IRS Ups Tax Rates for Ministry-Owned Aircraft
The IRS’s recent tax changes impact personal flights on aircraft owned by churches and ministries, including those of televangelists
The U.S. Internal Revenue Service (IRS) recently issued an updated bulletin governing “fringe benefits” under the income tax code, which values non-commercial flights on employer-owned aircraft. As noted by the Trinity Foundation, a Texas-based watchdog group that reported on the bulletin this week, the ruling impacts personal flights via aircraft owned by ministries and churches.
Televangelists are key end-users here. However, they rarely disclose their use of private jets in their Form 990s. In fact, many televangelist-led churches don’t file Form 990s at all. Churches are an exception to Form 990 reporting, but some file them anyway for transparency. Without a Form 990, the fringe benefit would be disclosed on church leaders’ 1040 individual income tax returns, per Trinity Foundation’s writeup.
The new ruling specifies a $52.35 terminal charge for flights made between Jan. 1 and June 30 of this year. That’s an $8.17 jump from the $44.18 charge in the last IRS bulletin, effective June 1 through Dec. 31, 2022. The mileage rates also increased: $.28 per mile for up to 500 miles (previously $.24), $.21 for 501 to 1,500 miles (up from $.18), and $.20 for over 1,500 miles (up from $.17).
As in previous rulings, flight values are based on the Standard Industry Fare Level formula, which multiplies the cents-per-mile rate and adds the relevant terminal charge. Both factors are calculated and reviewed semi-annually by the U.S. Department of Transportation.
Televangelist Lifestyles in Focus
Pastor Planes, a Trinity Foundation project that started nearly two years ago to track televangelist flights using public data sources, reports its findings daily on Twitter. MinistryWatch recently teamed up with Trinity to launch a monthly list synthesizing this information. The last edition showed pastors and ministry leaders made 371.5 flights in March, up from 323.5 in February.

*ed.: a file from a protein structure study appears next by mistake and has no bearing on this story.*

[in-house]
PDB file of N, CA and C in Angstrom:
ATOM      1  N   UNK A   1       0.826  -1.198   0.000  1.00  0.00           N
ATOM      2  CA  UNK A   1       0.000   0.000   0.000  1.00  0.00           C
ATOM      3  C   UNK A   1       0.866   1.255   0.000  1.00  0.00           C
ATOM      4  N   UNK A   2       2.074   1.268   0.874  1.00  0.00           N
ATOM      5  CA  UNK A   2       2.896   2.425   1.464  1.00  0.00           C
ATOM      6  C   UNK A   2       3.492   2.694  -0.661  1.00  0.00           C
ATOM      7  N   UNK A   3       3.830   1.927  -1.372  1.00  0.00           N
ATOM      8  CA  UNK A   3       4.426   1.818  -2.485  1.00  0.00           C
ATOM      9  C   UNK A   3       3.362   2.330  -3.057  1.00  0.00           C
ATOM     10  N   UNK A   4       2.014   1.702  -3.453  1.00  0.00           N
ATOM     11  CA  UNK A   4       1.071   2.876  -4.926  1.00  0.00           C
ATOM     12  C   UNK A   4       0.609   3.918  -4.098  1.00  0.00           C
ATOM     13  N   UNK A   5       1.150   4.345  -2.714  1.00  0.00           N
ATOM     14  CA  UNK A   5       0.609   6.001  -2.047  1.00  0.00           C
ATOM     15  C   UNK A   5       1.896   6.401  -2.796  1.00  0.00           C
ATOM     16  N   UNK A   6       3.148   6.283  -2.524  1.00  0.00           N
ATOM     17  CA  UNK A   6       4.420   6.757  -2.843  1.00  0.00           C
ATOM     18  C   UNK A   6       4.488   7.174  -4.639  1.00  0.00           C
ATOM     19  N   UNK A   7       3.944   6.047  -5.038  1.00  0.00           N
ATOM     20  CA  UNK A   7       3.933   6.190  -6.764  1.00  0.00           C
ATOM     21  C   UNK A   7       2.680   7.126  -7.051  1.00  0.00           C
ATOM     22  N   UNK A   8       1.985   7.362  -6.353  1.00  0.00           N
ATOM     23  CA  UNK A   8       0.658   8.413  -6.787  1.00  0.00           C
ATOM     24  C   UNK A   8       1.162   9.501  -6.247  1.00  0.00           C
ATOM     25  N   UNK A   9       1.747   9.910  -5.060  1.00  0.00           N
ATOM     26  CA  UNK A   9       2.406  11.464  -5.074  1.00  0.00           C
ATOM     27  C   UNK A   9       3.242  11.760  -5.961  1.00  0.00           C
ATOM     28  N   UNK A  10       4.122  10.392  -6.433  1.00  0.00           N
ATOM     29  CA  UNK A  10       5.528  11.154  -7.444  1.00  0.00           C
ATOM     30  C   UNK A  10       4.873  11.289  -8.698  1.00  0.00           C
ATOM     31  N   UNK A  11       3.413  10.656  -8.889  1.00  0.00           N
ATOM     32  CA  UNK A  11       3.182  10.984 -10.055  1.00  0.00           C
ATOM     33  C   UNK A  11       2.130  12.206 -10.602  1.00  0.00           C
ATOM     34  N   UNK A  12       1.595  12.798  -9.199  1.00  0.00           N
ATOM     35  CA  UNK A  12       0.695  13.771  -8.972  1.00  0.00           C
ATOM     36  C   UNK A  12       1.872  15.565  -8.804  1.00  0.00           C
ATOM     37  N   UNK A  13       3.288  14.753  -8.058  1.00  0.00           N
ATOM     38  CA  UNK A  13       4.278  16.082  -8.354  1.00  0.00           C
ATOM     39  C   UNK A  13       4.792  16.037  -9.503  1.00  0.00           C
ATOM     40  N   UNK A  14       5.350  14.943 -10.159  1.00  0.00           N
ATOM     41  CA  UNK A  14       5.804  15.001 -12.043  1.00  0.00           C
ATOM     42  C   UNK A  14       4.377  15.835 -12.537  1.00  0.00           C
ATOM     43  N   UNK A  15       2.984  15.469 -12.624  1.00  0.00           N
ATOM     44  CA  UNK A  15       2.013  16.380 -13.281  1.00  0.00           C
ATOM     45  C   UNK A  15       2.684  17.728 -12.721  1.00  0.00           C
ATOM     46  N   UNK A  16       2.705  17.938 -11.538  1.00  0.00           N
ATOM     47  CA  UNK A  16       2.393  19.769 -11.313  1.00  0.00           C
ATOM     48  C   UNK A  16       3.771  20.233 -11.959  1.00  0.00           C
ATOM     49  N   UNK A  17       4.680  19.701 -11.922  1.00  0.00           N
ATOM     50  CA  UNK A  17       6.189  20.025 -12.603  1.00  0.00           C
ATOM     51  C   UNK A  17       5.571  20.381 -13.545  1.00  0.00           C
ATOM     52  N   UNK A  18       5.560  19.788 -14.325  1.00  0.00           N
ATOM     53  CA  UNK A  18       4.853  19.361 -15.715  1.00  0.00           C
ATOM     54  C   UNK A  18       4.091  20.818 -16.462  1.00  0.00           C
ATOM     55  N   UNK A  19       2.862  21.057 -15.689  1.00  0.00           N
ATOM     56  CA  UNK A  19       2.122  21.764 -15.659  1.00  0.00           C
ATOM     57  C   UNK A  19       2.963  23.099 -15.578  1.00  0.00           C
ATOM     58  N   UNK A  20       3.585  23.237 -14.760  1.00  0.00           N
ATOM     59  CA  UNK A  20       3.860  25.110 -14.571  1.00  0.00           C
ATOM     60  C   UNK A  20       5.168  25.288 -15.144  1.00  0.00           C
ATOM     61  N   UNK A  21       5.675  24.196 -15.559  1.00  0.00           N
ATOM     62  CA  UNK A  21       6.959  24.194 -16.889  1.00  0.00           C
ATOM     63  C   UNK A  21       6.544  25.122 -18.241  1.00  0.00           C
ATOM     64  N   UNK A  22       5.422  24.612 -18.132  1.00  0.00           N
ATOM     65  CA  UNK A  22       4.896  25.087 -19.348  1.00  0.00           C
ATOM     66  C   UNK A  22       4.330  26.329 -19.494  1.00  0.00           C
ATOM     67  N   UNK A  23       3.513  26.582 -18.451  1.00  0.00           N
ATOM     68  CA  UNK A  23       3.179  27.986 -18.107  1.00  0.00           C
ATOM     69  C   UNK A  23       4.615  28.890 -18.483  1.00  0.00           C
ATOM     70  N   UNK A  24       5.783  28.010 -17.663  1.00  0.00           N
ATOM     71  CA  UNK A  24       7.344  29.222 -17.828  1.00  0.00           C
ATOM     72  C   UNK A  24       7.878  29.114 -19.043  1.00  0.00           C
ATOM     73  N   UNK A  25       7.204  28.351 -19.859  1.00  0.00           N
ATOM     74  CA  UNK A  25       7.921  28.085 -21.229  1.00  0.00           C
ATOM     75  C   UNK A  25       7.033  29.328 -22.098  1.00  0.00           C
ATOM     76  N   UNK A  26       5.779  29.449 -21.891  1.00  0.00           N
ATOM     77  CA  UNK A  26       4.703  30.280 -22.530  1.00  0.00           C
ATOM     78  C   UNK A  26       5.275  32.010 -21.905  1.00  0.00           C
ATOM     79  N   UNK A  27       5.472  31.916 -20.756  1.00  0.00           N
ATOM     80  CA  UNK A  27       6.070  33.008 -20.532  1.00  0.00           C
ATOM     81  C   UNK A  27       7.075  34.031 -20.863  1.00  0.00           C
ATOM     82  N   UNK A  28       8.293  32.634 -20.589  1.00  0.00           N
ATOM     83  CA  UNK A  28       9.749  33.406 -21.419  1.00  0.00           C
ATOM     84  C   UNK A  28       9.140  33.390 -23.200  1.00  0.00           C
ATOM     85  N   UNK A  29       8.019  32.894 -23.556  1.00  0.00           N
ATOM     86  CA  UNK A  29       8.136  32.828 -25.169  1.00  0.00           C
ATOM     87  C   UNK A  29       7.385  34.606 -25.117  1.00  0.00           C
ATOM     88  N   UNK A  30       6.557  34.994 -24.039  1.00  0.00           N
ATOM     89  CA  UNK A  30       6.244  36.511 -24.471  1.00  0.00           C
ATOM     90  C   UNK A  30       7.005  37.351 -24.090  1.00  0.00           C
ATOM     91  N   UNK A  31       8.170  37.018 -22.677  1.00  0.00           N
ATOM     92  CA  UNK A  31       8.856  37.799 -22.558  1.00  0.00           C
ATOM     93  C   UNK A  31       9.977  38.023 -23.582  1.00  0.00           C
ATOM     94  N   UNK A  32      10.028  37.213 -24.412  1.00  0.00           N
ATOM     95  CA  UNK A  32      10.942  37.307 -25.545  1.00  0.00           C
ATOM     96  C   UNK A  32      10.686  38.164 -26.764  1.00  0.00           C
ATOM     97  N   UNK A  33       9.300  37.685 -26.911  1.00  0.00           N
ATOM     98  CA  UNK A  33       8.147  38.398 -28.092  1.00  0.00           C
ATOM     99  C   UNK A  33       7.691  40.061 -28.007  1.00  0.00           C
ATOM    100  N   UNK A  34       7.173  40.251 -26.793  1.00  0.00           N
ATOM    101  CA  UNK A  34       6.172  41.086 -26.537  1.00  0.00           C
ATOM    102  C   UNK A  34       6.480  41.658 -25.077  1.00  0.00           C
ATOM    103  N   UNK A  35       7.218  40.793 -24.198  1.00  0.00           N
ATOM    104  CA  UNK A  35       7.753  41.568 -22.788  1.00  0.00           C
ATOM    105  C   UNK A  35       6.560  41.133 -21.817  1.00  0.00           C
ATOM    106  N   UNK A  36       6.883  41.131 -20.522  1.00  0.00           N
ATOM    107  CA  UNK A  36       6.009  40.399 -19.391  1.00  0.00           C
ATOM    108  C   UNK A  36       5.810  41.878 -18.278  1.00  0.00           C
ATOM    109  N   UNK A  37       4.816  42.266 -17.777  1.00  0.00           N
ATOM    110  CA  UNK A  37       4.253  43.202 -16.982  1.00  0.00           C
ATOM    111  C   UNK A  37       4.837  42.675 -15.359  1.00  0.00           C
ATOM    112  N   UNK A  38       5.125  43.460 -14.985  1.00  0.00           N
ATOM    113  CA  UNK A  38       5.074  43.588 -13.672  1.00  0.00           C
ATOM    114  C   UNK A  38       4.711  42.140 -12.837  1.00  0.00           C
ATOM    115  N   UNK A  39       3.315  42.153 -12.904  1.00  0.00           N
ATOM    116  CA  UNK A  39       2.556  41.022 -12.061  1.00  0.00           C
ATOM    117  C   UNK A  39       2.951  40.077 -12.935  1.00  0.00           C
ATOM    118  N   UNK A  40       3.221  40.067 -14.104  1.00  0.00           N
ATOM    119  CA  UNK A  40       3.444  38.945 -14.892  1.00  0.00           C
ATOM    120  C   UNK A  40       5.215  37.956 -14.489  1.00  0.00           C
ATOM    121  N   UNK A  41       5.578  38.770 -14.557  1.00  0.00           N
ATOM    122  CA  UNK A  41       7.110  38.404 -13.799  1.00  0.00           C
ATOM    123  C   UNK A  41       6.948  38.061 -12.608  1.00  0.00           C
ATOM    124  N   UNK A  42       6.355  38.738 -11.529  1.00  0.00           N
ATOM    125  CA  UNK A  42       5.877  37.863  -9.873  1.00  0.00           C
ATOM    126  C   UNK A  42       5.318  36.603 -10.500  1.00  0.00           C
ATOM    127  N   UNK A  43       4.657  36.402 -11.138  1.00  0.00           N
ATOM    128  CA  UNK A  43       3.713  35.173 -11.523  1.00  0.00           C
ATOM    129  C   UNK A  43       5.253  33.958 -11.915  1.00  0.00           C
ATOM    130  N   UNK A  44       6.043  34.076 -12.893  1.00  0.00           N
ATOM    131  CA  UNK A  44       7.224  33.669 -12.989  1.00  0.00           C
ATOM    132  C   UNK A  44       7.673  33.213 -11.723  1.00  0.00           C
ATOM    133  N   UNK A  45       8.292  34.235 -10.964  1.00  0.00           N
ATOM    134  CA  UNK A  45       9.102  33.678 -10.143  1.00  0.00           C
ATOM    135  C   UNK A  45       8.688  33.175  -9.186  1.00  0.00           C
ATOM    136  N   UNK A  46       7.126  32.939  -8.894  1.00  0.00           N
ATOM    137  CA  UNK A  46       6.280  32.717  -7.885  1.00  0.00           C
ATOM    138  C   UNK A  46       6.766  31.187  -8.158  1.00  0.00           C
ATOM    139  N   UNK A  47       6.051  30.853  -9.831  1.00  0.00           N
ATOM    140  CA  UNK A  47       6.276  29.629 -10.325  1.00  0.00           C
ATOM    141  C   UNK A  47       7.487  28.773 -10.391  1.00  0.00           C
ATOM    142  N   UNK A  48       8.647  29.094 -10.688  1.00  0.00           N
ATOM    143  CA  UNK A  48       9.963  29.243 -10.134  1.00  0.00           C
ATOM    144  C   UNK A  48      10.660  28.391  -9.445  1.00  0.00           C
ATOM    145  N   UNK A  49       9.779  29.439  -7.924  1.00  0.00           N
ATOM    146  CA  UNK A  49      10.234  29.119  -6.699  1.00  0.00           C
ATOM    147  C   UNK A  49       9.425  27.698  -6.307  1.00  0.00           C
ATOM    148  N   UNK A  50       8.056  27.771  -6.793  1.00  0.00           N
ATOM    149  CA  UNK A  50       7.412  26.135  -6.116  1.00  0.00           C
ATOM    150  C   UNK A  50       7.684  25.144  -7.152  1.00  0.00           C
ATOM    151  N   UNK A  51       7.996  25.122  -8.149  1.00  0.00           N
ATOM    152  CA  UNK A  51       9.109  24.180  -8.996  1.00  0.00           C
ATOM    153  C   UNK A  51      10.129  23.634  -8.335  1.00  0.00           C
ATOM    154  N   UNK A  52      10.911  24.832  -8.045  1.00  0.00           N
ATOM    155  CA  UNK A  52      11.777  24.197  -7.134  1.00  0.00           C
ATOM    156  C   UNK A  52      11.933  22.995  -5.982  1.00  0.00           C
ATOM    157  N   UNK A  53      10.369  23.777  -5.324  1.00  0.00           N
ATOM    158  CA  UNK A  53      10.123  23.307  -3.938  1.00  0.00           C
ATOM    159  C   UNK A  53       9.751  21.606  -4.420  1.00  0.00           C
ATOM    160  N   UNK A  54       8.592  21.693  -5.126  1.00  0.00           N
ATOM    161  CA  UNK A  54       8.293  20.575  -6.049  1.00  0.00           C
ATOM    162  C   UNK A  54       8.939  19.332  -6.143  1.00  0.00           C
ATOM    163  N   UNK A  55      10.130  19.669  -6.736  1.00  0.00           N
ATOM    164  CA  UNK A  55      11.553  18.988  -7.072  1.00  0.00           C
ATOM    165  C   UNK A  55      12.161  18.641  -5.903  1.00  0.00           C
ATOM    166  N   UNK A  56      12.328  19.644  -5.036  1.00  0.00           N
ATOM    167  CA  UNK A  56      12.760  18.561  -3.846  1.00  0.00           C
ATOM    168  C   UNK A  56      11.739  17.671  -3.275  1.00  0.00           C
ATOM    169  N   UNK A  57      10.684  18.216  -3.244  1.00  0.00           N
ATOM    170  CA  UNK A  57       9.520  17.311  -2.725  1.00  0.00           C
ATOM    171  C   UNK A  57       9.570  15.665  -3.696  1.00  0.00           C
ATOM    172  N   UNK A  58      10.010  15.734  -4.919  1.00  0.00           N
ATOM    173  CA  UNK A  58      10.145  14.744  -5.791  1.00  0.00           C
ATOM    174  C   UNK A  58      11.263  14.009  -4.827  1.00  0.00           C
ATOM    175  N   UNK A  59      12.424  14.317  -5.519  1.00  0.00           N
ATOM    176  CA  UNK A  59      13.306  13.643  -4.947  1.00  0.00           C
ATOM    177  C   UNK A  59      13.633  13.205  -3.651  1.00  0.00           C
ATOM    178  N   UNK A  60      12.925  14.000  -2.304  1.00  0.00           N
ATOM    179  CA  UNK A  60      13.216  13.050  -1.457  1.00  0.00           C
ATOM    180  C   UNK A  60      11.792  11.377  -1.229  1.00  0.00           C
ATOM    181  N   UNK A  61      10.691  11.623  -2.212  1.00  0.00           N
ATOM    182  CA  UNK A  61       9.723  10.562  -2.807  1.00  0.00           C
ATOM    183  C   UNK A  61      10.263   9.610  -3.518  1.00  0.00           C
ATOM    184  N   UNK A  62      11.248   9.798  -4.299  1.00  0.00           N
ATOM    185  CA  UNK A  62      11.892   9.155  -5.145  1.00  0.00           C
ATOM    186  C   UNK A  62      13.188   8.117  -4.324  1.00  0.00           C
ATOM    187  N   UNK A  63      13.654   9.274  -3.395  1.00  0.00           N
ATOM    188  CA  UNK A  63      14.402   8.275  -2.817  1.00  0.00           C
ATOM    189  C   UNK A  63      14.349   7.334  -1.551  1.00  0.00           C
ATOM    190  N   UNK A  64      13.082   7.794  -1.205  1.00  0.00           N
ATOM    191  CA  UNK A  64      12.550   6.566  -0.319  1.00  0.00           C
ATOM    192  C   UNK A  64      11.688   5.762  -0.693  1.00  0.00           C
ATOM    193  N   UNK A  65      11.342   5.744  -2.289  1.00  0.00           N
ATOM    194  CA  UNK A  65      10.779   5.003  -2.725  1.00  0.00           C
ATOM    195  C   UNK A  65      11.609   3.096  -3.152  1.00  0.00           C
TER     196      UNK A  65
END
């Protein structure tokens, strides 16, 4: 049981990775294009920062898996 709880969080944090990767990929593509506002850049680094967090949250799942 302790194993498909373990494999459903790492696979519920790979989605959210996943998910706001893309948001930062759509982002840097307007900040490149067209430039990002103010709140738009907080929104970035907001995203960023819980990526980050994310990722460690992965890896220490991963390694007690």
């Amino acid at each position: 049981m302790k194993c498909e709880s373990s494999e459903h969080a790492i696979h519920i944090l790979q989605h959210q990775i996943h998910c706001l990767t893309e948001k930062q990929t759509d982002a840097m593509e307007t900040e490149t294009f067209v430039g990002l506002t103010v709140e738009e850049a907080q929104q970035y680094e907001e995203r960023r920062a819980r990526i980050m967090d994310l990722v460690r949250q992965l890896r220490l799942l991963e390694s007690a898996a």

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To give readers an idea of just how often televangelist jets travel, consider this sample: Over the last three weeks (from April 13 to May 4, as of this writing), frequent fliers include Jerry Savelle Ministries (11 flights total), Jesse Duplantis Ministries (also 11), Mark Barclay’s Living Word International (eight domestic flights), Kenneth Copeland’s Eagle Mountain International Church (six domestic), and Trinity Broadcasting Network or TBN (also six).
The latter is the only organization in this mix that submits Form 990s to the IRS every year. TBN’s latest available filing (2020) checks the boxes for first-class or charter travel, with an accompanying note: “Affiliate owned aircraft is used by officers, directors, and production staff for business travel as needed.”
Aid organizations such as Samaritan’s Purse also make several trips per week—perhaps unsurprising given the nature of its activities. Liberty University is another regular flier, using a Cessna 680 for its latest trips.
These flights aren’t cheap. Jerry Savelle Ministries owns a Dassault Falcon 50, which costs $6,207 per hour to operate, according to the Aircraft Cost Calculator. Jesse Duplantis Ministries’ Dassault Falcon 900 racks up $6,868 an hour. Creflo Dollar’s World Heir (totaling four flights over the last three weeks) flies a Gulfstream GIV, amounting to $7,948 hourly.
Main photo: The Dassault Falcon 900 is one of many private jet models owned by prominent televangelist ministries. Photo source: Dassault Aviation